Last updated: February 7, 2021
Robert Ball Anderson
Robert Ball Anderson was born into slavery on the Ball plantation in Green County, Kentucky.
He ran away from the plantation in the fall of 1864 and joined the Union army. He served with the 125th Colored Infantry. Following the end of the Civil War, his regiment was sent to Fort Leavenworth, Kansas. During his service he also traveled to New Mexico, Texas, and Colorado.
After his military service was completed, Anderson travelled to Iowa. He spent time in Tabor, Iowa, working in a local brickyard and then local farmer.
In 1870 he moved to eastern Nebraska, staking a homestead claim in Butler County for 80 acres. Years of drought, low farm prices, and grasshopper plagues forced him to lose his claim in 1881. He spent the next three years as a farmhand in Kansas.
He headed for western Nebraska in 1884. By 1886 he took up a claim under the provisions of the Timber Culture Act. Anderson had some financial disasters, but was able to add to his holdings. The result was a prosperous ranch in Nebraska on 2,080 acres by 1918. Most of Anderson's land was pasture raising cattle and horses. He had as many as 50 head of horses at a time.
Anderson escaped the racial prejudice of the South, but found he still lived in a society influenced by racist ideas. The county's black population in 1910 was 55, under 1 percent of the population. Many were laborers who had come to the Alliance area as Burlington workers.
Robert Anderson lived near Hemingford, an exclusively white town. The white community around his homestead generally accepted Anderson. He had a good military record and was a successful rancher and farmer. As one man stated, “If there was ever a gentleman — if I've ever known one — it was Robert Anderson.”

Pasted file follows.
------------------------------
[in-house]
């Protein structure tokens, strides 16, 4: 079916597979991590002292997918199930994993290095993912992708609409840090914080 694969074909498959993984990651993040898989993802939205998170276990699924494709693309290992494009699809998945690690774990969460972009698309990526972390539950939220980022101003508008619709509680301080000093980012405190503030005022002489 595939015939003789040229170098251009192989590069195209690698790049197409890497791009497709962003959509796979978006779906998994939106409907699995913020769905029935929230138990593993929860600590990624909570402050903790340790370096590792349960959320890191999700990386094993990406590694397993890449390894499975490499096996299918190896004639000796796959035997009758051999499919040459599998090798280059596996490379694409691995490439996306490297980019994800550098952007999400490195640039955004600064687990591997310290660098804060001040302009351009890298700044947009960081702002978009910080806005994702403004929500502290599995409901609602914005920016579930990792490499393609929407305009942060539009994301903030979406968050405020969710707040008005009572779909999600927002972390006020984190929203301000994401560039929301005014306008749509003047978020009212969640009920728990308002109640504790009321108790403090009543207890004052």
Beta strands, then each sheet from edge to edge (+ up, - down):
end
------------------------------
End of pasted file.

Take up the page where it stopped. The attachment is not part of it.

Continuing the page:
In 1922 in Forrest City, Arkansas, at his brother's home, Anderson met Daisy Graham. He married Daisy on March 19, 1922. She was 21, he 79. Later she said, "He loved me, but 1 didn't when 1 married him." Anderson and his ranch offered a form of security for her she had not found in the South. His wife and her family came to Nebraska with him.
Anderson, his wife, her brother and a friend were in a car accident. Near Union, a small town 40 miles east of Lincoln, the car left the road and overturned in loose gravel. They were returning from a visit with his brother at Forrest City, Arkansas. Daisy was bruised and Ernest Graham, who was driving, escaped unhurt. Robert Anderson died en route to St. Elizabeth Hospital in Lincoln.
Interview with Daisy Anderson (widow of Robert Anderson) originally aired on All Things Considered, July 1, 1998.
Robert Ball Anderson Archival Collection at History Nebraska